Dear Roberts Park Friends,
It amazes me still here in the daycare, how a sobbing child can, with just a few moments of care and comfort, be transformed into a beaming laughing bundle of joy who is ready to join their friends again. I can’t remember how many times as a parent I had to pick up one of my children who had fallen or in some other way hurt themselves, or become distressed, and offer some comfort to try and bring a halt to their tears. I do recall how Irene, my children’s mother, would offer words of reassurance and say things like, “Let’s kiss it better,” and though the kiss probably offered little in terms of healing power or reducing the pain felt, it did offer the reassurance that he or she was loved and cared for.
If we, as human beings, can do that for our children, how much more can God do that for us? It is an image that we see time and time again in the scriptures. One lovely example of this is in the words of the prophet Isaiah when he says to the people what God has called him to say, “Comfort, comfort ye my people, says God. He has sent me to comfort all who mourn, to decorate them with the garland of beauty instead of ashes, the oil of joy instead of sorrow, and a spirit clothed in praise instead of cloaked in despair. As a mother comforts her child, so will I comfort you.” (Is 40:1a:61:1b, 2b-3; 66:13).
Now I accept that as we approach Mother’s Day this year, there are some who do not know their birth mother, or who did not have the best of relationships with their birth mother, or who now find themselves in a strained relationship or without a mother who is caring. Yet the image that comes to us through scripture is that of a God who loves us with a love far greater than any earthly parent; one who suffers when we suffer and grieves when we grieve. God doesn’t lightly allow us to face those things that challenge us, but like any good parent, God knows the price of true freedom and the necessary corollary to experiencing joy and pleasures. Yet God always longs to encircle us in strong loving arms and care for us whatever it is we might face. God promises comfort. Perhaps we can echo the words of St Paul when he says, ‘Glory be to the God and Father of Jesus Christ: the God of all comfort, who comforts us in all our suffering so that we can comfort those experiencing any kind of suffering with the comfort God has given us.’ (2 Cor. 1:3-4). That is the challenge for us today I think, to offer the comfort we have in God to others whom we meet in our lives. Have you opened you heart to the comfort that a mother God longs to offer? Are you ready to let God’s love envelop you? Then can you share that same love with others? Of course, such things are not done in our own strength but with the Holy Spirit who is described by Jesus as,’ the comforter.’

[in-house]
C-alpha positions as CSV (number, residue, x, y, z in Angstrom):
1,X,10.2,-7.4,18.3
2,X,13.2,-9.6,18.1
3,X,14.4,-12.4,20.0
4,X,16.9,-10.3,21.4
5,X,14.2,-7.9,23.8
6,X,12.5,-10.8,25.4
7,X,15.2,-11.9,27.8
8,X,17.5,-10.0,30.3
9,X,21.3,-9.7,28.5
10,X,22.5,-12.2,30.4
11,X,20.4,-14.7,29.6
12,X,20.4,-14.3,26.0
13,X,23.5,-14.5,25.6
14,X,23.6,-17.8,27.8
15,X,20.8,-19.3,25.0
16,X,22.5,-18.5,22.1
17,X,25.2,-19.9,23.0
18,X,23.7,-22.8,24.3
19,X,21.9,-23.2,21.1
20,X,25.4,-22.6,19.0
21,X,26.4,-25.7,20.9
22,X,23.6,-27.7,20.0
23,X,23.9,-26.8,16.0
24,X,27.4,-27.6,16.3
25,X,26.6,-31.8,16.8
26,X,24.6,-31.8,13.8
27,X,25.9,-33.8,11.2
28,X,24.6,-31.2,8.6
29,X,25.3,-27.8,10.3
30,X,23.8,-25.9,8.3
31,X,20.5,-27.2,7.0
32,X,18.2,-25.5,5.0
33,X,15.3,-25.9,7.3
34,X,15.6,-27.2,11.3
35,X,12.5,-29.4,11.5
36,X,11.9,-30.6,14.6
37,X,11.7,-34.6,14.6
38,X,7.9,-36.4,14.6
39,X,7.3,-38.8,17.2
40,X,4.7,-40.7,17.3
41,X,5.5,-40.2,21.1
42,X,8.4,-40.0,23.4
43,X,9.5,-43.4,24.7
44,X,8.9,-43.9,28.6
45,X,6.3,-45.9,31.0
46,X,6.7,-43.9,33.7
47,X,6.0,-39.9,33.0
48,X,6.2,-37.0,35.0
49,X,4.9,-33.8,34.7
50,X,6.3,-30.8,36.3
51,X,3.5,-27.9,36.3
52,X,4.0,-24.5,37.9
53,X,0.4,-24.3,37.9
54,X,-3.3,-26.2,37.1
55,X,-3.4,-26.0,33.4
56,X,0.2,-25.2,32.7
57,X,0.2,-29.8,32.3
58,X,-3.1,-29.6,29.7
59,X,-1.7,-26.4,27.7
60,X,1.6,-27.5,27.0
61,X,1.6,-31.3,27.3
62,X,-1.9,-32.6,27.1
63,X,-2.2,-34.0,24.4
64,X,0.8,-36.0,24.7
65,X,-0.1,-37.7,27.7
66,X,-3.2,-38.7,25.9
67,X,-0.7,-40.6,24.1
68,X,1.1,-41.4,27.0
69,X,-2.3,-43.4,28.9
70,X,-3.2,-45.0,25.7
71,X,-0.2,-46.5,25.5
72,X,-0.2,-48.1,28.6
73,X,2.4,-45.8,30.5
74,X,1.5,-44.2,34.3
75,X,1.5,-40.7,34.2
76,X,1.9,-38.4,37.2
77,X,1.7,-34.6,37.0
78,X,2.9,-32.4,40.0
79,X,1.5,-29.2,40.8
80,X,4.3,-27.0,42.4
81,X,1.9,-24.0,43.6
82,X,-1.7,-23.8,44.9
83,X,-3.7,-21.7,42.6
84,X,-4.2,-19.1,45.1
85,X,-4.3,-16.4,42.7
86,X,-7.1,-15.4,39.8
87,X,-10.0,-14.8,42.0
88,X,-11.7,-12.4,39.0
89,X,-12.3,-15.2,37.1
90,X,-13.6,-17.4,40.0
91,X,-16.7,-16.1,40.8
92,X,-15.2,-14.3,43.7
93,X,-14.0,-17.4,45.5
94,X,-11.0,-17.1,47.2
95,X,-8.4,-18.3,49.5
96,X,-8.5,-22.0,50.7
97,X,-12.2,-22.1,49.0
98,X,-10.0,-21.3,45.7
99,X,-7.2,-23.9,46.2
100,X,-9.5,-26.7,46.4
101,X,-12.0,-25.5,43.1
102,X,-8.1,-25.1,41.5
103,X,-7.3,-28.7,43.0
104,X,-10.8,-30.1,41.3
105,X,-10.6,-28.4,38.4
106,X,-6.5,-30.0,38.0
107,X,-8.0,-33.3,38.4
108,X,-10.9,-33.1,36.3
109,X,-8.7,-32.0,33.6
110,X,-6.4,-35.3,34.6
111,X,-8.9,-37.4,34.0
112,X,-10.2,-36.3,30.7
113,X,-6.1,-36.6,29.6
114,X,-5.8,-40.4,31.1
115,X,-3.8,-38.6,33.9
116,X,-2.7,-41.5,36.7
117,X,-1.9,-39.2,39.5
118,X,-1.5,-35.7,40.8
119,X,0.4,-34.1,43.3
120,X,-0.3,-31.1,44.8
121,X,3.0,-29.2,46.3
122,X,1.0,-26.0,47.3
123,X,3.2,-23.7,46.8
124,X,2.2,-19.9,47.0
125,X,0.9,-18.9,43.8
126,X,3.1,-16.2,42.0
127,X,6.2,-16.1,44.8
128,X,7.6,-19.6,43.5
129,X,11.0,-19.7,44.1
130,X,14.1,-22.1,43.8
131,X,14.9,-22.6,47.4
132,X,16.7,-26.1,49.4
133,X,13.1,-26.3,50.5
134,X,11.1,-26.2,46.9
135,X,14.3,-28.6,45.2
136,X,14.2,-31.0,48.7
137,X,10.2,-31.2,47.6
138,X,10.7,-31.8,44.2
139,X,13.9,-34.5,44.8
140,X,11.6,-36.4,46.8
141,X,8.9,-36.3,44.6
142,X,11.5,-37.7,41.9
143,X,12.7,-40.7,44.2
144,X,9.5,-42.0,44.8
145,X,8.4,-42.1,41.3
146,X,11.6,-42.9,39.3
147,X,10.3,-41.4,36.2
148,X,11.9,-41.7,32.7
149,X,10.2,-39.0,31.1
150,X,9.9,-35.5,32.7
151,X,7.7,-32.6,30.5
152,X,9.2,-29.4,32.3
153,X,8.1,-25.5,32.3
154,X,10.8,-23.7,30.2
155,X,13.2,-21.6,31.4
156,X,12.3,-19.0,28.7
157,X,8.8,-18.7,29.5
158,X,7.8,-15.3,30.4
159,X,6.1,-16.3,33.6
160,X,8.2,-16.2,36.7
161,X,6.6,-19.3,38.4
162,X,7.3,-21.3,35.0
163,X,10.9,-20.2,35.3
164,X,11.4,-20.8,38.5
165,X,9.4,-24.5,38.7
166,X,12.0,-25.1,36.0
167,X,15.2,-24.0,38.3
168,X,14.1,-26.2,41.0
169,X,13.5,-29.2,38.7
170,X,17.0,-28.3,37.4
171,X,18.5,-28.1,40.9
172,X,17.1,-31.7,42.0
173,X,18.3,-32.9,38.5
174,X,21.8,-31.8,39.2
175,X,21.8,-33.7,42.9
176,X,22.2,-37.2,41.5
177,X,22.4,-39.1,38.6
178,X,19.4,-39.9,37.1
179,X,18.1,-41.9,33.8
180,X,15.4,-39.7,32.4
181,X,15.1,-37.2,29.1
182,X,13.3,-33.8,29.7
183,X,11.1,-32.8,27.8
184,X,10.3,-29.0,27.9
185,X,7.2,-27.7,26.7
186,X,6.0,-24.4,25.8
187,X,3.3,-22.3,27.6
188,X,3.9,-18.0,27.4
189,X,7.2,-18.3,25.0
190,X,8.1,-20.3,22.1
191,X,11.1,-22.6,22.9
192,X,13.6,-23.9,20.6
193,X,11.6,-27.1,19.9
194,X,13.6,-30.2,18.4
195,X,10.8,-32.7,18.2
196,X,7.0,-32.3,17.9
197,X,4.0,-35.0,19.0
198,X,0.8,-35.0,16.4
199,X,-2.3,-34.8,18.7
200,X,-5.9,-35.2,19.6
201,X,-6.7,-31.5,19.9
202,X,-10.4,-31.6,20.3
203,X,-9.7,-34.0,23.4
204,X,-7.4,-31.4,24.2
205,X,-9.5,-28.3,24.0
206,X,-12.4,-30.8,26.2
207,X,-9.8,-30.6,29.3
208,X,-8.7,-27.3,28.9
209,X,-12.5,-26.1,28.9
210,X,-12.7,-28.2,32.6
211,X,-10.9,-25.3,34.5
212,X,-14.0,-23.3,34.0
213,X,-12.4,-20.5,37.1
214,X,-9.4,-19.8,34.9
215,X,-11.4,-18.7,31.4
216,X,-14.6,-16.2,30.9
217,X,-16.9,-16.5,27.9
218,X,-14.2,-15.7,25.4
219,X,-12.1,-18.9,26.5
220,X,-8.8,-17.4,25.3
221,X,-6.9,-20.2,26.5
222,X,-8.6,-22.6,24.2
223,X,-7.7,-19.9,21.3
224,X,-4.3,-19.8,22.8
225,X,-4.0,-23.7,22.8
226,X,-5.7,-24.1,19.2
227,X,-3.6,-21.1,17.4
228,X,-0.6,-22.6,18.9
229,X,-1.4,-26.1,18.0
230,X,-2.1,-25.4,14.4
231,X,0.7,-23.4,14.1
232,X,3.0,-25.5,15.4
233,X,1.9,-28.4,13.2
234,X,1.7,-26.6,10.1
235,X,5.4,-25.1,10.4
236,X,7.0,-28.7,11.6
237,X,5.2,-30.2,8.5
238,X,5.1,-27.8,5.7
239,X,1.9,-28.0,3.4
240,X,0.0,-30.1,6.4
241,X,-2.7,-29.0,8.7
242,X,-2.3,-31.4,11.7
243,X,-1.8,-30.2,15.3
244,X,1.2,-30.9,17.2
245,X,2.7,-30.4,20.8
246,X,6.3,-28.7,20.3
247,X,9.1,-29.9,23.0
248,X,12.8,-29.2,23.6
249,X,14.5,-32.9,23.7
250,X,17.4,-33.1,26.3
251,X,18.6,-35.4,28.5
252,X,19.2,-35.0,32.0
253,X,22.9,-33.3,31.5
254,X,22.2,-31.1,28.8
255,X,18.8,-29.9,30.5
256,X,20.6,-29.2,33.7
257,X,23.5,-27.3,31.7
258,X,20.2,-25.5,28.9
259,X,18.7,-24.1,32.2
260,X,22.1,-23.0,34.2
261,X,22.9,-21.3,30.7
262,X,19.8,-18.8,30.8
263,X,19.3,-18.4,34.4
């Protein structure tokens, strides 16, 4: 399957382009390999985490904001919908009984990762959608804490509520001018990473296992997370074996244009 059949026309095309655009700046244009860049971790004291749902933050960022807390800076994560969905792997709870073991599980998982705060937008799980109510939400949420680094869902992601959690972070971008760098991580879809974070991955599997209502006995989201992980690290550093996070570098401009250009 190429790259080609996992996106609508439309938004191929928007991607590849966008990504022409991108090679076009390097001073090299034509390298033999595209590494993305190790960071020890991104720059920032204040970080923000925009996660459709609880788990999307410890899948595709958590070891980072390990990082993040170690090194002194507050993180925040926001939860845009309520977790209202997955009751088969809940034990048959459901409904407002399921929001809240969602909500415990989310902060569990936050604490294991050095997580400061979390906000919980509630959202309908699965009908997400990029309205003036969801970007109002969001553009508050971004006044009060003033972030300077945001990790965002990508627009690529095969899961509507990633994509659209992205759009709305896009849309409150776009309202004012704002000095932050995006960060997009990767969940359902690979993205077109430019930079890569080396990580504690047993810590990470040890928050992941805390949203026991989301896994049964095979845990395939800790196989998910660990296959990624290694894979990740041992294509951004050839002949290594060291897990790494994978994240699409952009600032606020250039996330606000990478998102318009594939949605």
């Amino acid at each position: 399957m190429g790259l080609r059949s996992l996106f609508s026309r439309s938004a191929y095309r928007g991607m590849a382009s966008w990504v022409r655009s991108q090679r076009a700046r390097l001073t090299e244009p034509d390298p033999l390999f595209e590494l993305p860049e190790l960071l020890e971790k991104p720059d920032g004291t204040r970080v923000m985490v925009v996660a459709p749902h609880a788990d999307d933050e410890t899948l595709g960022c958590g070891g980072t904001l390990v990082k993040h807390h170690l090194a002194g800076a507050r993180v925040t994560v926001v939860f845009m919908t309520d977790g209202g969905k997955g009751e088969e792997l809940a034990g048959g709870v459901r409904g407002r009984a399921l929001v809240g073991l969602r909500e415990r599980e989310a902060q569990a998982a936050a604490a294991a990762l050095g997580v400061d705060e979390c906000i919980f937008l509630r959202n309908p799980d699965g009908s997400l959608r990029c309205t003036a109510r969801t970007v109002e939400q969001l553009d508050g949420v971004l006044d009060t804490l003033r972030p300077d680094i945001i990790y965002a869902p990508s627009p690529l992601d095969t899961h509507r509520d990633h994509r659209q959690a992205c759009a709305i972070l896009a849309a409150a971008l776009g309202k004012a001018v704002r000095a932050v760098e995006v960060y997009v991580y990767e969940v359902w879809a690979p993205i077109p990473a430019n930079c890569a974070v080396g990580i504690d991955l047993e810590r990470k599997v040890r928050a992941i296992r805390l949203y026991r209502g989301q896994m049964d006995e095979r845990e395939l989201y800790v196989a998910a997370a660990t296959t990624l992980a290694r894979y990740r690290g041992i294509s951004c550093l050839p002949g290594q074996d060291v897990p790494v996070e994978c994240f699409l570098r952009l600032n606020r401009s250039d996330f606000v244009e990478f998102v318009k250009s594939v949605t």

Perhaps this can be our prayer this week? ‘Loving God, when tears are my food day and night, and when my heart is breaking within me, reassure me of your love, reach out with your comfort, and help me to know that joy will come again. Through Jesus Christ my Lord. Amen (N Fawcett)
Shalom my friend,